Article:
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Home DFR Observations & Comment ATM Fraud and Security Digest - June 2009
ATM Fraud and Security Digest - June 2009 E-mail
Written by Douglas Russell   
Tuesday, 21 July 2009 19:51

Card Trapping / Card Theft / Distraction

Incidents of card trapping, mostly using Lebanese Loop type traps, increased significantly in June.

A large number of reports from the UK included one in which the modus operandi involved the suspect offering advice to the victim that re-entering their PIN would cause the card to be returned. Two Romanian nationals pleaded guilty to using Lebanese Loop card traps and miniature spy cameras in June. In a separate incident, also in the UK, a Romanian national was sentenced to 15 months detention for card trapping and the use of a spy camera to compromise PINs.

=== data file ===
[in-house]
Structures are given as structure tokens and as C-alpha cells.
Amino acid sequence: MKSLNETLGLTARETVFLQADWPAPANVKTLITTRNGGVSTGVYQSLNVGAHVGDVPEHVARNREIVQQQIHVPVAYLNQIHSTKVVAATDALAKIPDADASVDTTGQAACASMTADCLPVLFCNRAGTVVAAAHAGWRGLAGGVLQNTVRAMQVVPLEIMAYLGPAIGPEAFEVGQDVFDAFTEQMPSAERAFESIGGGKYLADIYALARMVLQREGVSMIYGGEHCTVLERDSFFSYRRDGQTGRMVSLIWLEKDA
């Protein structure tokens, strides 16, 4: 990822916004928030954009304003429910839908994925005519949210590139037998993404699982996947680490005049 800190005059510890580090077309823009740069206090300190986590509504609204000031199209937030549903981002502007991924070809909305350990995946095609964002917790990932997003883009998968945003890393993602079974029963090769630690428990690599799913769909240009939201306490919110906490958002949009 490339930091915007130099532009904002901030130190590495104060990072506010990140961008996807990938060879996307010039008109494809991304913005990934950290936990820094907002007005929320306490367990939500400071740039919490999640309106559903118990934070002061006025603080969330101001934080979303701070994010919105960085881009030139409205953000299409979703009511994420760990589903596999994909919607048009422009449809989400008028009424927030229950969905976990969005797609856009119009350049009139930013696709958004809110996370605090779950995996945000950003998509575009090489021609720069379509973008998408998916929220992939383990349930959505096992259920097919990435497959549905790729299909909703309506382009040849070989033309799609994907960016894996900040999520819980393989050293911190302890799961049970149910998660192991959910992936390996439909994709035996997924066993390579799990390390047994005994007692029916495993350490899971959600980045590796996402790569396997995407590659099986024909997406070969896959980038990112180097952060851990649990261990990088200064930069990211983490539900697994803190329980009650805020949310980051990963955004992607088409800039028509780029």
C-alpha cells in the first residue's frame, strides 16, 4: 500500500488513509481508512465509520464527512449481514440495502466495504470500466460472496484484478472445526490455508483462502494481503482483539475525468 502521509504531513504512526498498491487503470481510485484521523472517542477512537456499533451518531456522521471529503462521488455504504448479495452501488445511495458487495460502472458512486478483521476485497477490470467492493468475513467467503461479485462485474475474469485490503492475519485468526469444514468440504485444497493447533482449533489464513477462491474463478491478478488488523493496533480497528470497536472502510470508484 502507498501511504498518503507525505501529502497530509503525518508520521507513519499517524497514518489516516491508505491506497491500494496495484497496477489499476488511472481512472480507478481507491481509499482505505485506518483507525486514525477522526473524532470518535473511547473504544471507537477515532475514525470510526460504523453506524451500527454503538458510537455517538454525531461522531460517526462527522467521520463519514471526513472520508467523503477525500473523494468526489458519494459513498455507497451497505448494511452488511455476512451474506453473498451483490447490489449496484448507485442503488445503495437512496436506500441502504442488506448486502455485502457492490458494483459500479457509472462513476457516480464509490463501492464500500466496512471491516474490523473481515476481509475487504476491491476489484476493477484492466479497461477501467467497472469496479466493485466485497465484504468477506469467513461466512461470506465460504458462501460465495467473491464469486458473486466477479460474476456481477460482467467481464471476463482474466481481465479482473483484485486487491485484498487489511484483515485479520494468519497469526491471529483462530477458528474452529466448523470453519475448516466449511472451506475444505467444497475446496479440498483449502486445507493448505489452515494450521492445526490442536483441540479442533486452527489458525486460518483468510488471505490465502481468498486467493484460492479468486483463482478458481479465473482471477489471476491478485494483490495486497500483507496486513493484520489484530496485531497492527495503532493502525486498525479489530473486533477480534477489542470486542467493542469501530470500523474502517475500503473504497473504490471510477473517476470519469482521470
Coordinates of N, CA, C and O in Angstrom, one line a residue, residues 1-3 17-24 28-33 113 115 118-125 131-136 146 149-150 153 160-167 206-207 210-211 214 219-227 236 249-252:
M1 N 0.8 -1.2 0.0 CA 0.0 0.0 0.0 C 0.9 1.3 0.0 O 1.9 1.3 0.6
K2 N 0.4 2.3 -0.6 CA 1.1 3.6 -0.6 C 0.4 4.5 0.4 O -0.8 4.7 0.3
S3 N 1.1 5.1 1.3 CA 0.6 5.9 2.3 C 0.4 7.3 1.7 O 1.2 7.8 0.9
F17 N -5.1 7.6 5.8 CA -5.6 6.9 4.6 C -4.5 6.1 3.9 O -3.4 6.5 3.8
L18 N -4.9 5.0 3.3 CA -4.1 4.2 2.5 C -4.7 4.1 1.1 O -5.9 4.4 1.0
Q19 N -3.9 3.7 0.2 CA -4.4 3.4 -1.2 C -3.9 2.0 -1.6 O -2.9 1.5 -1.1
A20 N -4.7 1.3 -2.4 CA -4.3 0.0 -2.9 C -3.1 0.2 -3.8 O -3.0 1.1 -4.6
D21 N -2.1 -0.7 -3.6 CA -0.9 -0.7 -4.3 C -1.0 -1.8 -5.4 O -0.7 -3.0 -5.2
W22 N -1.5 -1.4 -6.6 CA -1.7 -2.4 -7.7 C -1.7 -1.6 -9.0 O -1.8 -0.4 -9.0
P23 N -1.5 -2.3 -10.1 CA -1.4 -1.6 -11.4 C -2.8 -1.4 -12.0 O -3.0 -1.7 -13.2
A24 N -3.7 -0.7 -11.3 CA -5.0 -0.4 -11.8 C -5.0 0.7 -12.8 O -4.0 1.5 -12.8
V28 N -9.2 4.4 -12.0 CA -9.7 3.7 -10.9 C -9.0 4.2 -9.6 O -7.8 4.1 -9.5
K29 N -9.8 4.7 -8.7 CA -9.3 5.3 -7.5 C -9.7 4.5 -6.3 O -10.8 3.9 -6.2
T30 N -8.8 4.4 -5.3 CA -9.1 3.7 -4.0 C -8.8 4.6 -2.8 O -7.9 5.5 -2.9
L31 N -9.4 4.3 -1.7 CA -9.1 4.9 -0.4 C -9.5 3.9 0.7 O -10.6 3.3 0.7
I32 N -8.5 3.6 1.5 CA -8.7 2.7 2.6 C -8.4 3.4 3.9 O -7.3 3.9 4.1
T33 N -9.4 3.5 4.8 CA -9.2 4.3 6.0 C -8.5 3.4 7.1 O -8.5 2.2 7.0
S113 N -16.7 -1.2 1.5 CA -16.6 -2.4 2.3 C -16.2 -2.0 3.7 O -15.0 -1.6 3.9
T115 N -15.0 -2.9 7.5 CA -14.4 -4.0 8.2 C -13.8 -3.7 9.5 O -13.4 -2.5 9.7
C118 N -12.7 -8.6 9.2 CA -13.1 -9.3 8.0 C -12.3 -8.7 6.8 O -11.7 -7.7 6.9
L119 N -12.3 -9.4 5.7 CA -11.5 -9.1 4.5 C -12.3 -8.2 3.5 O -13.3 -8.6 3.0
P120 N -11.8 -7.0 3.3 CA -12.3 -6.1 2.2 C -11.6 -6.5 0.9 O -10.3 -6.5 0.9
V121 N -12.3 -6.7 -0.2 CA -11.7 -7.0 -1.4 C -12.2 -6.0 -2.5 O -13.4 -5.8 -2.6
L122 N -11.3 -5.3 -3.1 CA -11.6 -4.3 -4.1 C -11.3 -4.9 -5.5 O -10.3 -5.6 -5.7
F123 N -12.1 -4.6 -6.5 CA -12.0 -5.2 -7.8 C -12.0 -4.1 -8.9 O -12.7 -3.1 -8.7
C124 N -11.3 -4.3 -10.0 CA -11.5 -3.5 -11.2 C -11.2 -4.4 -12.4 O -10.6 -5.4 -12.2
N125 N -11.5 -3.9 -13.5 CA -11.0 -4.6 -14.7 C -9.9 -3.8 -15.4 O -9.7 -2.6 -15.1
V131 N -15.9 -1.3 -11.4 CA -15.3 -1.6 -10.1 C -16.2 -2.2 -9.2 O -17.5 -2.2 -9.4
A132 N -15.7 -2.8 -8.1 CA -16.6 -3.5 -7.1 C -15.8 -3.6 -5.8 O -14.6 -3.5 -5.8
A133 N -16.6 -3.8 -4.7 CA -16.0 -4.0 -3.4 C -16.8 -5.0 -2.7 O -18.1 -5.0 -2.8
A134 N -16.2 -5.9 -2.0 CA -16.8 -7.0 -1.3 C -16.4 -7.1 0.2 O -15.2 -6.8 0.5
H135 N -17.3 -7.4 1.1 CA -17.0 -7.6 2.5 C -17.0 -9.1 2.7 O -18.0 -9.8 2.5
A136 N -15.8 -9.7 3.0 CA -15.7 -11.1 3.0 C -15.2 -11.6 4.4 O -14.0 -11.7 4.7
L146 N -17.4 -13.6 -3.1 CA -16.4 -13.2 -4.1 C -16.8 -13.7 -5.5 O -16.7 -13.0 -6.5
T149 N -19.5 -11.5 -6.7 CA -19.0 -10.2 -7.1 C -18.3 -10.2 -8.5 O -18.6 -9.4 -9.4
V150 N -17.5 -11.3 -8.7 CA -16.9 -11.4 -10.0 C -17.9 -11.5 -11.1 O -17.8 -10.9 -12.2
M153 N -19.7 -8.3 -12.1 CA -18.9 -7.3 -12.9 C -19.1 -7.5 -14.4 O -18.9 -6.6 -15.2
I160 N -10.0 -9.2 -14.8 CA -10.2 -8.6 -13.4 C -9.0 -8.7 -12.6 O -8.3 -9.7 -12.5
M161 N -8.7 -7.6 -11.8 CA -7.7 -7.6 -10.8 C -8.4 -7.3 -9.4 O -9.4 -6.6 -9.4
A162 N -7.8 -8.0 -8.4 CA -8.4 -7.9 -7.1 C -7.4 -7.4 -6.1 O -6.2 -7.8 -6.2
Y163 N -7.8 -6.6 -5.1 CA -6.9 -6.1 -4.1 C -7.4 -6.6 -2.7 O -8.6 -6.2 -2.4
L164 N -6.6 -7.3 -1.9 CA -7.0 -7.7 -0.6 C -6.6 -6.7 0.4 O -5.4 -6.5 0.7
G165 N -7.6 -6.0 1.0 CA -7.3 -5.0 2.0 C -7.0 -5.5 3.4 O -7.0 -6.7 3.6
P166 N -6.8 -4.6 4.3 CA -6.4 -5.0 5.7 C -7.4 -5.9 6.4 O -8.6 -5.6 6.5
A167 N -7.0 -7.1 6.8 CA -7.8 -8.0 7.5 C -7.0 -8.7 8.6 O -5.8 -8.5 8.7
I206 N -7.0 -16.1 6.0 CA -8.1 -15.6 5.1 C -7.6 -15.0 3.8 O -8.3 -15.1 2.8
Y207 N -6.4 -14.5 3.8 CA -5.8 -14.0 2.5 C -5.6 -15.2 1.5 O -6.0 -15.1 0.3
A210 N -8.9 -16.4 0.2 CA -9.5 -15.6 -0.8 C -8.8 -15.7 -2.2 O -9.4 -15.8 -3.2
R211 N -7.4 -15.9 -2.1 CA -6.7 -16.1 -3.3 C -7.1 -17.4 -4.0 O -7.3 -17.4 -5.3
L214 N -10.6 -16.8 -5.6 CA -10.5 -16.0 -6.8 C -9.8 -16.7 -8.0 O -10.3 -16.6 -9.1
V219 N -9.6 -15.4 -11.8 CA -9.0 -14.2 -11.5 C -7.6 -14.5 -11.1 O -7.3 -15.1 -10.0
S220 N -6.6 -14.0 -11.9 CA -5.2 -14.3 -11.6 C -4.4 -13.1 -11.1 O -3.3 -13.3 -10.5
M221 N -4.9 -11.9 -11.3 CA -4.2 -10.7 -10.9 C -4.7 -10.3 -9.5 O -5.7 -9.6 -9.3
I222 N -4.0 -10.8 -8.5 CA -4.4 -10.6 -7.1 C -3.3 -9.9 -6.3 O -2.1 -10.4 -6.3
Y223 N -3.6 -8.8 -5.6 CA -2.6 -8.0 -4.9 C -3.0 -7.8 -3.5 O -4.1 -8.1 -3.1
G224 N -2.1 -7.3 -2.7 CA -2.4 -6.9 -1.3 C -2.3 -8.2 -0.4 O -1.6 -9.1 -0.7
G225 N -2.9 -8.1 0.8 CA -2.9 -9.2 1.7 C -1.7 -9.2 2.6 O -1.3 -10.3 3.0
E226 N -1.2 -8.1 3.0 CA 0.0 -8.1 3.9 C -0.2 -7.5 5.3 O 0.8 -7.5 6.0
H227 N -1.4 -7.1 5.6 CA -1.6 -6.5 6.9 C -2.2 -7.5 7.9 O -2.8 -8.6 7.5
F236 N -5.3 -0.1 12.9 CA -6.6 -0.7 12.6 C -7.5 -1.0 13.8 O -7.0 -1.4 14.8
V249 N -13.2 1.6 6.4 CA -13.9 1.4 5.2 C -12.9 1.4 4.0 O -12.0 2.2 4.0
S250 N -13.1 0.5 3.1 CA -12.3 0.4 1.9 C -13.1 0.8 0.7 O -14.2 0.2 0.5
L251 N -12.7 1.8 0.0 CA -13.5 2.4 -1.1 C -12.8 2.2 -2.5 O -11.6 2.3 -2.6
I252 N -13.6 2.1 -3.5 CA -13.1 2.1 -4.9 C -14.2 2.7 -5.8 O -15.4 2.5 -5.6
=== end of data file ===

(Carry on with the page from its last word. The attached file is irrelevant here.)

In Indonesia, card trapping, in combination with a fake consumer advice notice, was used to obtain cards and PINs. The fake advice sticker provided a telephone number to be used to report problems with the ATM. The perpetrator, pretending to be a help desk operator, tricked the victims into divulging their PINs.

In China, a suspect was arrested attempting to use a card that she had stolen from a consumer who had left their card at an ATM previously.

Distraction methods continue to be used to obtain cards at ATMs. Incidents in the UK included the perpetrator placing their hand over the ATM screen to distract the victim. Shoulder surfing was used to obtain the PIN.